Fists of Legend: Classic Kung Fu Cinema Posters | KCET
Fists of Legend: Classic Kung Fu Cinema Posters
Growing up in 1980s Los Angeles, Saturday television always meant "Kung Fu Theater." Broadcast on KTLA, the weekly series aired 1970s martial arts films imported from Hong Kong. Most of them featured hilariously bad English dubbing by what sounded like the same three voice actors, uttering lines such as, "can you handle my tiger style?", "master, we must defend the temple!", and infinite permutations of, "you offend me, you offend my family. Prepare to die!"
For me, especially as a Chinese-American adolescent, these films were one of the only ways I ever saw Asian faces on television, let alone Asians leaping through the air, swinging swords or, most inventively, tossing flying guillotines at unsuspecting heads.
I spent many a post-"Kung Fu Theater" afternoon in a horse stance, trying to figure out how to make my punches do that cool "whoomp whoomp" sound. Even without the ethnic identification angle though, kung fu films have long been mesmerizing for audiences, especially given their displays of extraordinary physical feats long before the days of green screen digital effects or invisible wire work.
A new exhibit at the Samuel Goldwyn Theater -- "KICK ASS! Kung Fu Posters from the Stephen Chin Collection" -- pays homage to this era of martial arts cinema. Chin, a screenwriter and producer who's worked with Larry Clark and Harmony Korine, amassed over 800 items -- most of them posters -- and donated them to the Margaret Herrick Library last year. (Both the Library and Goldwyn Theater are run by the Academy of Motion Arts Pictures and Sciences. Full disclosure: my wife, Sharon Mizota, is also an Artbound contributor and was one of the Library staff who helped catalog the collection as well as prepare it for the exhibit). The exhibit highlights vintage posters mostly from the golden era of 1970s martial arts films; as Chin explains, "the kung fu genre exploded into world cinema in the 1970s, changing forever the way action films are shot and edited, and forever changing American popular culture."
It's telling, for example, how many contemporary action films feature a martial arts, mano-a-mano duel at its climax, regardless of how many bullets or bombs have already exploded on screen. "The Matrix" arguably the touchstone sci-fi/action film of the last 20 years, takes place in a future so advanced it boasts robot cities, armed hovercraft, and a virtual world indistinguishable from "reality" yet in the end, the hero has to defeat his arch-nemesis...by using kung fu. If the Western "high noon" duel was the showdown of choice in an earlier generation of films, that's all but taken over by the martial arts throwdown; the fist is now mightier than the firearm.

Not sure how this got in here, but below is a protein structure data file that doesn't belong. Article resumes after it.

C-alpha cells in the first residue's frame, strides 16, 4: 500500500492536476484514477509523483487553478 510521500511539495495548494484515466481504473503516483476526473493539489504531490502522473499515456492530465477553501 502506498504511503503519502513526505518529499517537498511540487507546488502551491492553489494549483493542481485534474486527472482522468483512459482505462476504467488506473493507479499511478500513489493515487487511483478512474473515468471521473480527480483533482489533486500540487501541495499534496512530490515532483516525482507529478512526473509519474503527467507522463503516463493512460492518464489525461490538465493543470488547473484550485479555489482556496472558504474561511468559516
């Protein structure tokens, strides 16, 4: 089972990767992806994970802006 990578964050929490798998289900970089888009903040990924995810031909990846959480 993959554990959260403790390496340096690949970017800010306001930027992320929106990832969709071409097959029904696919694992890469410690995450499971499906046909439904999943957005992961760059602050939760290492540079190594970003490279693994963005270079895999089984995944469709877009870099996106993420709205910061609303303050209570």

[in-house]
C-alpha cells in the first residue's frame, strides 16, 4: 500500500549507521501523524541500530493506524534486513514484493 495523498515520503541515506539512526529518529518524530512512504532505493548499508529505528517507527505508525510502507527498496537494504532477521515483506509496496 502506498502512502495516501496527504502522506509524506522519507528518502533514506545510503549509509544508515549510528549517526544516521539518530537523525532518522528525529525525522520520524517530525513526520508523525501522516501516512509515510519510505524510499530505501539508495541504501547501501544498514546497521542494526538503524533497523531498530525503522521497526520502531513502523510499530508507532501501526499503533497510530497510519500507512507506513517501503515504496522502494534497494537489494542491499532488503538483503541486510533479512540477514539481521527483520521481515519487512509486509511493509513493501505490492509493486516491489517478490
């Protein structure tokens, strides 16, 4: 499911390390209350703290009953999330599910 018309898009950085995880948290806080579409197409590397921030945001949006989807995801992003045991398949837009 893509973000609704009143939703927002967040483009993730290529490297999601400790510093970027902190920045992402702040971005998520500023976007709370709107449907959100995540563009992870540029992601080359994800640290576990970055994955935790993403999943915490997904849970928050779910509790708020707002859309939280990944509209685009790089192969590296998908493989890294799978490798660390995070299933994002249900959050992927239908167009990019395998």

"KICK ASS!" spins the reel back to the formative era of martial arts cinema as it was first exploding out of the prolific Hong Kong and Japanese film markets. Saddled with limited promotion budgets and often shown only in cheap, grindhouse movie houses, these films had to attract audiences with little more than colorful posters and equally colorful titles: "Chinese Hercules," "Tigress of Shaolin," and my personal favorite: "Pork Chopper: The Kung Fu Butcher"..."he'll make bacon out of you!"
Obviously, "KICK ASS!" can't put all these on display (alas, no "Pork Chopper") but even hardcore martial arts film fanboys/girls may be astounded at the sheer depth and diversity of the parts of Chin's collection in the exhibit. That includes, for example, the Italian poster from the cult classic "Five Fingers of Death" as well as the Egyptian-issued poster for "Snake Fist Fighter," which featured a teenage Jackie Chan in the title role. Even more obscure - perhaps for good reason - are posters for films such as the mid-'60s, horror/noir-ish "Karate: The Hand of Death" and the surely-never-to-be-remade "Spider-Man: The Dragon's Challenge" from the early '80s.
There's surely great eye candy but kung fu cinema offered more than just displays of spectacular musculature. One of the exhibit sub-sections focuses on martial arts films centering on female protagonists, including "Sister Street Fighter" and "Queen Boxer." Asian cinema of the 1970s certainly wasn't the only industry in which the impact of the feminist movement was making its presence felt but the spectacle of women punching and kicking scores of men in these posters can't be understated, even when films were saddled with such terrible names as "Deadly China Doll."
As an aside: "KICK ASS!" does briefly mention the intersections between blaxploitation and kung fu films, including the Jim Kelly vehicle, "Black Samurai," but an alternate exhibit could easily be devoted to just this sub-genre. Kung fu and blaxploitation films often ended up in the same low-budget theaters but moreover, both genres prominently featured non-white protagonists fighting against corrupt authority figures and dangerous mobs. Those kind of cultural/political similarities didn't escape the imaginations of filmmakers and the 1970s saw any number of explicit "black and yellow" martial arts buddy films that predate the "Rush Hour" franchise by decades. The Library's poster holdings include such forgotten hybrids as "Cleopatra Jones and the Casino of Gold" and the black/Asian/Latino multi-racial mayhem of "The Black Dragon."